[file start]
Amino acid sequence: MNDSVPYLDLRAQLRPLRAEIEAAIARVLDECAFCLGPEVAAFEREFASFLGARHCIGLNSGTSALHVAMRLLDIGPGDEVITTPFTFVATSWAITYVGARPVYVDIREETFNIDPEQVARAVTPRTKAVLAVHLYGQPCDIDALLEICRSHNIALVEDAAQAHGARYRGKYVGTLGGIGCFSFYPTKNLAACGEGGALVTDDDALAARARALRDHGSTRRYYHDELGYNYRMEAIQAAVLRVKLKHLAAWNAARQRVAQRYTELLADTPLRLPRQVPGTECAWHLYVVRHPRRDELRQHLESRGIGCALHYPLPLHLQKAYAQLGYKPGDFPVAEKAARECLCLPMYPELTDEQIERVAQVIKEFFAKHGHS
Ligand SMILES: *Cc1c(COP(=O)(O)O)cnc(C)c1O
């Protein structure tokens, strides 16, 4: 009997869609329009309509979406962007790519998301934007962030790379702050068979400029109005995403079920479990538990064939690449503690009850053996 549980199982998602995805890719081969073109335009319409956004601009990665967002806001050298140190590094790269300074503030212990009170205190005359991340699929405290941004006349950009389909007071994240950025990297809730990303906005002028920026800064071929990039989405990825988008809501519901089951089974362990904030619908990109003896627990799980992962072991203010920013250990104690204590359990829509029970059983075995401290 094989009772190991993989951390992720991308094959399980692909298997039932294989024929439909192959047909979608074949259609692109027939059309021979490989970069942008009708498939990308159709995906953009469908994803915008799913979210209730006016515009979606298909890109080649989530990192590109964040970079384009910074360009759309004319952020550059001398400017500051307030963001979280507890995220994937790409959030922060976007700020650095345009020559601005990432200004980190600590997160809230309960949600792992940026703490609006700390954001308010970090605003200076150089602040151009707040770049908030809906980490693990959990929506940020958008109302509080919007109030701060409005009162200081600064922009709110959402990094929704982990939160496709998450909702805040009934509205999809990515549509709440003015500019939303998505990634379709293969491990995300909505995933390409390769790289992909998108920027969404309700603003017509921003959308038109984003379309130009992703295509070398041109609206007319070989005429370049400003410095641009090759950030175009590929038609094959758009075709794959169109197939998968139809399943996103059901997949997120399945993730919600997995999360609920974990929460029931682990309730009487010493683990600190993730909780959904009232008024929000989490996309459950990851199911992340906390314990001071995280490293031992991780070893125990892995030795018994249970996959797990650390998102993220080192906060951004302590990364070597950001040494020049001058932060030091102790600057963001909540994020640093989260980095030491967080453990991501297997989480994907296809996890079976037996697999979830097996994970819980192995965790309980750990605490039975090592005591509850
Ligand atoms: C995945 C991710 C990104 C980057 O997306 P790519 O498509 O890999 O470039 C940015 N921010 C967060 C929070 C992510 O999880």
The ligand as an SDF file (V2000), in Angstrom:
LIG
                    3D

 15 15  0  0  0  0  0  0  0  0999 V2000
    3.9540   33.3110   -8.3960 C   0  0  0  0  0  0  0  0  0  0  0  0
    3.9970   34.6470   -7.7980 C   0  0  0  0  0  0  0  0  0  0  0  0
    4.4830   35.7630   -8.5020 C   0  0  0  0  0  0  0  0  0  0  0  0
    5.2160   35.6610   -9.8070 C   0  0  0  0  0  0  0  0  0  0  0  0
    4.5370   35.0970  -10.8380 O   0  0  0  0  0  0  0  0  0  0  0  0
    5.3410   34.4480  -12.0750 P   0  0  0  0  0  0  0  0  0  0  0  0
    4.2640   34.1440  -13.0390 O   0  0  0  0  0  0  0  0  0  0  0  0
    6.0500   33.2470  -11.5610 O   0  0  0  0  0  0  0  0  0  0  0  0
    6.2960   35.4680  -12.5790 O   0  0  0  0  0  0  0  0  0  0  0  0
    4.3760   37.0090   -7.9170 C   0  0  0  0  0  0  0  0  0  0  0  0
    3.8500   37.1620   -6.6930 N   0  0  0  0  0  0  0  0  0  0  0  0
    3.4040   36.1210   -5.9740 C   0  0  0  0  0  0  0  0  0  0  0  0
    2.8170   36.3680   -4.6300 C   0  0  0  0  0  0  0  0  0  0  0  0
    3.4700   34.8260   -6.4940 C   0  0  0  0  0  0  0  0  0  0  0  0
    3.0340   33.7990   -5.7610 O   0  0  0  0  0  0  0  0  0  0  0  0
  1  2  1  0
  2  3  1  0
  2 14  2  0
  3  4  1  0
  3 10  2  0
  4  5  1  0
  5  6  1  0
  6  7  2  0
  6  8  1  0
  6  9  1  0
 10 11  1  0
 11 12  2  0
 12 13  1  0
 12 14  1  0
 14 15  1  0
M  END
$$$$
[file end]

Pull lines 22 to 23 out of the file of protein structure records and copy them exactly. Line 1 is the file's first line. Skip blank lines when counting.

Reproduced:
    3.4700   34.8260   -6.4940 C   0  0  0  0  0  0  0  0  0  0  0  0
    3.0340   33.7990   -5.7610 O   0  0  0  0  0  0  0  0  0  0  0  0